Some might find my interest in attitudes towards suicide morbid.
As a psychotherapist I have a natural interest in all human behaviors and attitudes, and how we evaluate the most basic question of whether to continue living seems essential to understand.
That is why I was stunned to read the new article “Last Call” by Larissa MacFarquhar in the New Yorker magazine yesterday. The subtitle: “A Buddhist monk confronts Japan’s suicide culture.”
Did you know Japan is famous for suicide?
With a graduate degree in East Asian history, I am quite familiar with ritual Japanese self-annihilation (seppuku,) popularly known as harakiri in the West. But did you know the suicide rate in Japan today is nearly twice that of the United States?
Greenland is the most suicidal country in the world today, with a suicide rate three times that of the next two: Lithuania and South Korea. Japan ranks ninth worldwide, and Sweden, known for its long, dark winters, is about the same as the U.S.
Those nations with the highest rates have no religious prohibitions against suicide. In fact, in Japanese culture “suicide can absolve guilt and cancel debt, can restore honor and prove loyalty.” It is seen almost exactly the opposite as in traditional U.S. custom.
In Japan suicide is seen as a gesture of moral integrity, even as an act of beauty. They believe those who are mentally well have the right to choose their own death, and others have no business intruding on this most private of human decisions.
Then this morning I heard that most disturbing statistic on the news again: our troops in Afghanistan are killing themselves more often than being killed in battle. Why is this?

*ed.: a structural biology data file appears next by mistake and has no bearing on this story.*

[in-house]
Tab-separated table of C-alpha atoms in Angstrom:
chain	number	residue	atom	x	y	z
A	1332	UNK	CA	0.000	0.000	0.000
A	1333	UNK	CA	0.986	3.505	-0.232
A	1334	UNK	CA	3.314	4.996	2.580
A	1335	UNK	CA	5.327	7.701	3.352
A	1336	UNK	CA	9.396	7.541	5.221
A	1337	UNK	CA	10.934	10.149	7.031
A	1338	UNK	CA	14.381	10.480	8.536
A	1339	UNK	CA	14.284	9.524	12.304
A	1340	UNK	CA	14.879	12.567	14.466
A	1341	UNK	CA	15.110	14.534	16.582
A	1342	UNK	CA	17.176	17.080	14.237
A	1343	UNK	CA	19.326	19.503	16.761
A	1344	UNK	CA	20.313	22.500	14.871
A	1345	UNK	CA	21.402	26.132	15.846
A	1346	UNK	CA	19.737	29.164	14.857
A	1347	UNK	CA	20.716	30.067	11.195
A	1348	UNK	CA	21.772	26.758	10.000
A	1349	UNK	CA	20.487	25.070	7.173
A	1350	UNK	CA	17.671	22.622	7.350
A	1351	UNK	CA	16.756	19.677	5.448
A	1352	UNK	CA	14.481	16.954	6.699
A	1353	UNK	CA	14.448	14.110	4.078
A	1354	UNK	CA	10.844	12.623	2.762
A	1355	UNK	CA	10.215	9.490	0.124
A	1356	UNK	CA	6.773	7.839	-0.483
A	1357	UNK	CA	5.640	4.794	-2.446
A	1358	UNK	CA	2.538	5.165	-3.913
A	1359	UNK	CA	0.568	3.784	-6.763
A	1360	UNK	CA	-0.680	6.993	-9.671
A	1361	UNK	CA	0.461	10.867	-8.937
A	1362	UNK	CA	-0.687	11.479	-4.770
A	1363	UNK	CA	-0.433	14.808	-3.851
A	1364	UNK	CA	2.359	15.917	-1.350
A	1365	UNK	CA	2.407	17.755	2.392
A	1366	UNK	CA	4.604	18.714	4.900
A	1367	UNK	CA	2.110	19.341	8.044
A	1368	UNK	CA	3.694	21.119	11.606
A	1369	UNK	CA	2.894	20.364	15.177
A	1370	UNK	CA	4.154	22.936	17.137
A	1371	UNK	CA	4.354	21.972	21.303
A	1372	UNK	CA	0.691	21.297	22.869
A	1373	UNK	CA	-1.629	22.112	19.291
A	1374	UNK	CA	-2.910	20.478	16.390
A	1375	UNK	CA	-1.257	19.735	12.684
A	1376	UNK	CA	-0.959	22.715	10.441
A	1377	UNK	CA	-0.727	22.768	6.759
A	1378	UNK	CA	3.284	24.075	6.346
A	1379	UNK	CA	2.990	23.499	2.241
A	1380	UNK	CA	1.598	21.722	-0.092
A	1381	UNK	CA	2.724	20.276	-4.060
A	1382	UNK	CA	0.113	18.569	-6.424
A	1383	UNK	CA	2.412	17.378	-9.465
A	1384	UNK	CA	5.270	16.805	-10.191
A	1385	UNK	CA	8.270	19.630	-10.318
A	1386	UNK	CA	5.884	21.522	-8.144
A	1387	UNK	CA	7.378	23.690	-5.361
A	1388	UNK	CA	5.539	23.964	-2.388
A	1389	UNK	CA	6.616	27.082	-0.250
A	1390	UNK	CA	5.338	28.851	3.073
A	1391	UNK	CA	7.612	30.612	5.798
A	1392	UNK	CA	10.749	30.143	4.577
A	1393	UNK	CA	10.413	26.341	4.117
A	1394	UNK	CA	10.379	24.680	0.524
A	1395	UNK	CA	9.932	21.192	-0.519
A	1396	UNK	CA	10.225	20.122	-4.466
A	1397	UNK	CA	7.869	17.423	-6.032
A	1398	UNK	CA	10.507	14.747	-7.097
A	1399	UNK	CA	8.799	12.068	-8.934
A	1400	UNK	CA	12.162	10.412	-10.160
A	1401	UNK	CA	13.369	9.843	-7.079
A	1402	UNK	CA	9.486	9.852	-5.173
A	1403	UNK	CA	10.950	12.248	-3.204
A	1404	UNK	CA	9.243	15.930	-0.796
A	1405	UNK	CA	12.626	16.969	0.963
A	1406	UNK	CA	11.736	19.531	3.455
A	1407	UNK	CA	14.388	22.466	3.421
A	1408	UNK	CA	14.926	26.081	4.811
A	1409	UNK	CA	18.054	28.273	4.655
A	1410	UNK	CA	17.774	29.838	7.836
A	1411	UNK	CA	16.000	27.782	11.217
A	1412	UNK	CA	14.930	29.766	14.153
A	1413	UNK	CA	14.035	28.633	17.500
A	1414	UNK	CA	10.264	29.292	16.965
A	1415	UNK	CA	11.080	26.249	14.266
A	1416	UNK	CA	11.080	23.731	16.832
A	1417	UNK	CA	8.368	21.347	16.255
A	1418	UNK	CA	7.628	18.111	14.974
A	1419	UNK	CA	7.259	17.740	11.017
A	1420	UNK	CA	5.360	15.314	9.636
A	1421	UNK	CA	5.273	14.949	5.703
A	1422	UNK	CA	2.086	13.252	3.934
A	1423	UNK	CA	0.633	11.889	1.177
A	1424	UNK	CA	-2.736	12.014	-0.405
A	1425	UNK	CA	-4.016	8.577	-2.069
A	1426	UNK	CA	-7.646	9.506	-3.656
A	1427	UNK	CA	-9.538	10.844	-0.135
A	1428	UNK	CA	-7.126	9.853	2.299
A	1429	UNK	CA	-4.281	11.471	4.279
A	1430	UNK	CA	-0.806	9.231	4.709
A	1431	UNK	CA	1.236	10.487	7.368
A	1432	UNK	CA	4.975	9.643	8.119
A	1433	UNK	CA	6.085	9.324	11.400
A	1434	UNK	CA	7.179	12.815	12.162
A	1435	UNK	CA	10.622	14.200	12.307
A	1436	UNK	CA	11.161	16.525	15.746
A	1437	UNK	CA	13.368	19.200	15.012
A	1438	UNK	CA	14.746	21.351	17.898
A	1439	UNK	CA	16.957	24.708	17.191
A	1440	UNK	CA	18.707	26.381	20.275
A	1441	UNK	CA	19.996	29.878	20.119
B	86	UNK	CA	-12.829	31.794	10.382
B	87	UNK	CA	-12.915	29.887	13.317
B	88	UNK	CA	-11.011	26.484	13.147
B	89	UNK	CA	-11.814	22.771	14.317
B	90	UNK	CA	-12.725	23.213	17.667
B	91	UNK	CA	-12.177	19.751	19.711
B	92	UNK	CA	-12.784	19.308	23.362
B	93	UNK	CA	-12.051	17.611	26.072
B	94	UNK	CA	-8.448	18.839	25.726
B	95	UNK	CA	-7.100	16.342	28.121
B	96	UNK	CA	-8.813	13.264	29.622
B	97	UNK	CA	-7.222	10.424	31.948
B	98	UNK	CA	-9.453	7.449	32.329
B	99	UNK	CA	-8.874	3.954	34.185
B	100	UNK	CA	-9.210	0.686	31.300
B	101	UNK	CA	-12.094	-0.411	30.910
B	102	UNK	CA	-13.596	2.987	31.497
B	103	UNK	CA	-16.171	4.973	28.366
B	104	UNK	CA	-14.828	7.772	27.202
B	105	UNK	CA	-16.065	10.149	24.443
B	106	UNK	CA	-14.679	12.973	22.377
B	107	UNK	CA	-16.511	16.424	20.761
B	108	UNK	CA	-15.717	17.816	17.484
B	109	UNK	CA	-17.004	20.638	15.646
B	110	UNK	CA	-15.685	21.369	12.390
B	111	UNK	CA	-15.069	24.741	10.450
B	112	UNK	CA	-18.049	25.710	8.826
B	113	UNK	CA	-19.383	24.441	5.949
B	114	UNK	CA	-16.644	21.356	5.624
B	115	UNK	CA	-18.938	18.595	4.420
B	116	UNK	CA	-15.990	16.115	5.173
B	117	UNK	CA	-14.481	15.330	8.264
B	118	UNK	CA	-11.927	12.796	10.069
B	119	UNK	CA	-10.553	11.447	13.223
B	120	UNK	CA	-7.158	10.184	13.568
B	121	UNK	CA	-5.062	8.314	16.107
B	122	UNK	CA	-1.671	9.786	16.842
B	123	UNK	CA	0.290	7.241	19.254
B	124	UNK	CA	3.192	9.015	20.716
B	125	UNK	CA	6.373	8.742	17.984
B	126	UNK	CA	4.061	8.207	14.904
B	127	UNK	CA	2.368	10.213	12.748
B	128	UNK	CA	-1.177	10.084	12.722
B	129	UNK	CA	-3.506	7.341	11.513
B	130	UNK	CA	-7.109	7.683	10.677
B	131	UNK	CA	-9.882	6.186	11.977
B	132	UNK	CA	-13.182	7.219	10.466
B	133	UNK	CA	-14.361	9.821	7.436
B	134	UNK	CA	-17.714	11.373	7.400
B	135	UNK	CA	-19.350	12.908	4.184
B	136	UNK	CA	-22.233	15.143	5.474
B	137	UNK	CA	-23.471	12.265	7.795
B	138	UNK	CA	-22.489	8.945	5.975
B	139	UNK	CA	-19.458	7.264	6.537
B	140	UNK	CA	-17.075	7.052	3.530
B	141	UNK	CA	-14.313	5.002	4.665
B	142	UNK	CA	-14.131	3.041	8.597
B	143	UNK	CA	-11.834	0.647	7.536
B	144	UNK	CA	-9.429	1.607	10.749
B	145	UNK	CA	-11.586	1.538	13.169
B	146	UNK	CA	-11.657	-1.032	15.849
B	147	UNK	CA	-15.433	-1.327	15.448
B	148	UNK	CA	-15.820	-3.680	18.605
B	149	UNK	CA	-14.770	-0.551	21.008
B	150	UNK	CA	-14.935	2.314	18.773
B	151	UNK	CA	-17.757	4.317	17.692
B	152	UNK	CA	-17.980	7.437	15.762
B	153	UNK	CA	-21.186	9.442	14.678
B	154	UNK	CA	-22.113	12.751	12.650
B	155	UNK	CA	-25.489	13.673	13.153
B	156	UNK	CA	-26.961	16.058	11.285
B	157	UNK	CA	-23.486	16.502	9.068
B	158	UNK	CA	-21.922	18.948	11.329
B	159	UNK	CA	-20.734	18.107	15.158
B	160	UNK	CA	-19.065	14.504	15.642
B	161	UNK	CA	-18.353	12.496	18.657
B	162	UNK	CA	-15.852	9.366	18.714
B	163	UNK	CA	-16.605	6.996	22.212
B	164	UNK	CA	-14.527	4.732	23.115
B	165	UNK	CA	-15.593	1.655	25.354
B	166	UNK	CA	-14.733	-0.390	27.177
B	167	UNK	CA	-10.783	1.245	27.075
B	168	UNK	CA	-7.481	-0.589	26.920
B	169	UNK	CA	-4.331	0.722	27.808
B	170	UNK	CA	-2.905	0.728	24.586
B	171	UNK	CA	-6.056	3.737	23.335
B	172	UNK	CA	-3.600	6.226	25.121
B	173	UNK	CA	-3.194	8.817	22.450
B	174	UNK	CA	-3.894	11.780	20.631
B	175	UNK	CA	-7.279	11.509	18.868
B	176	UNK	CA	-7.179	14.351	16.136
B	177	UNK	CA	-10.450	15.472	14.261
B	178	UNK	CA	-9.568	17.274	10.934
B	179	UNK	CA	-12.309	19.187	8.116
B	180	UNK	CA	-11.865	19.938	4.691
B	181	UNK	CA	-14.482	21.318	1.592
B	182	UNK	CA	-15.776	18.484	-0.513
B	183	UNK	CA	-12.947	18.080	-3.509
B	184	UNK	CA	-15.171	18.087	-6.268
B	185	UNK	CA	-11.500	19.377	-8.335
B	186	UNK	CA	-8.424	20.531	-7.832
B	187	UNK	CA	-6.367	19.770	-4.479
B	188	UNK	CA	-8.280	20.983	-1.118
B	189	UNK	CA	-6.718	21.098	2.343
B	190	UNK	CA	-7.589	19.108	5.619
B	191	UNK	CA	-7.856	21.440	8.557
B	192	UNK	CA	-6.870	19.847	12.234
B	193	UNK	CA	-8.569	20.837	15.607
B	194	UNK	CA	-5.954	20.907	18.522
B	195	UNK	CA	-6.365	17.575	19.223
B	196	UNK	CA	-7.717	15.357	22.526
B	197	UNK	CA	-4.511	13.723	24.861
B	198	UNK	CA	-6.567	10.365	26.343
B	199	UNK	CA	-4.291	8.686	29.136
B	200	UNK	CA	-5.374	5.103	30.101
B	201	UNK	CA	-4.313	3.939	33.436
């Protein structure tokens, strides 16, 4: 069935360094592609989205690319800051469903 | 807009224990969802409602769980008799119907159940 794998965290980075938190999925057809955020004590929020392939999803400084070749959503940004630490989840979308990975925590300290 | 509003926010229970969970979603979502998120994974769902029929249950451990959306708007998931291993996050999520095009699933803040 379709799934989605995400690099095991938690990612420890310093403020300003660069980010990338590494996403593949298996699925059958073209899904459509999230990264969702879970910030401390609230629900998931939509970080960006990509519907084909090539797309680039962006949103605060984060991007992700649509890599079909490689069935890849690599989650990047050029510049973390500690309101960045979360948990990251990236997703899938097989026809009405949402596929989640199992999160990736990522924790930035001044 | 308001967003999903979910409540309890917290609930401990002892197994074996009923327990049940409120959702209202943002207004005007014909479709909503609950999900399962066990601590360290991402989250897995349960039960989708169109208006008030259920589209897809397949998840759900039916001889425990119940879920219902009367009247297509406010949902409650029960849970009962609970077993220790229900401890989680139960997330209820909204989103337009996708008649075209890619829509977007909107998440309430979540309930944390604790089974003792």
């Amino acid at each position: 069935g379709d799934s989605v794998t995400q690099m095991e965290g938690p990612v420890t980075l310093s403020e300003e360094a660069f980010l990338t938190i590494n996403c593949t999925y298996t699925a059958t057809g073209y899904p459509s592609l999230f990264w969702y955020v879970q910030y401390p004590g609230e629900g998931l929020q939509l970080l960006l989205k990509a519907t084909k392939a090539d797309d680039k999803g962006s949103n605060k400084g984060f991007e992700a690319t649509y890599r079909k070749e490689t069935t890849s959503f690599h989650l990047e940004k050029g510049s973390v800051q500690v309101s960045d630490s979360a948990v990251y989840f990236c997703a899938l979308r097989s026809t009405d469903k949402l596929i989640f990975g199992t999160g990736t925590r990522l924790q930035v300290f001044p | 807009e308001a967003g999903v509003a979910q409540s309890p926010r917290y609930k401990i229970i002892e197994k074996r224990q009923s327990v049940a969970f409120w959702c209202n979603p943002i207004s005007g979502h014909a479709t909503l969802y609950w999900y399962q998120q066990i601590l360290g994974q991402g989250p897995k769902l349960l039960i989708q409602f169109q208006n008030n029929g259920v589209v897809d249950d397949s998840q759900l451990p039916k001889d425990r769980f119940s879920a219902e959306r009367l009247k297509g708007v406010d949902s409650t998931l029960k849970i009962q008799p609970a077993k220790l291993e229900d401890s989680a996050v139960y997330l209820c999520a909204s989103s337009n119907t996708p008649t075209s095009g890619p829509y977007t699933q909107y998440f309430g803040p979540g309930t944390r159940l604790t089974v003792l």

I perceive great generational differences between Americans my parents’ age (in their 80s), boomers, and those younger. With each generation we seem to be a little more accepting of suicide as a very personal choice.
Traditionally we might say you must be mentally ill to even consider self- annihilation. I know my parents see it that way. They say they have never even thought about killing themselves because it is simply wrong. I have had suicidal thoughts a few times in my life. That is when I went in search of outside help.
In the depths of my own despair, I knew I had more to deal with than I could handle on my own, but I still clung to the belief that life could be good again in my future.
If there is one American tradition I believe we need to change, it is the belief that we should not need to ask for help from others. Good old “rugged individualism” and a strong sense of self-sufficiency can be deadly at times.
Are you experiencing emotional difficulties as you transition through midlife? Please consider finding some answers to your personal dilemmas through my books, especially Find Your Reason to Be Here: The Search for Meaning in Midlife.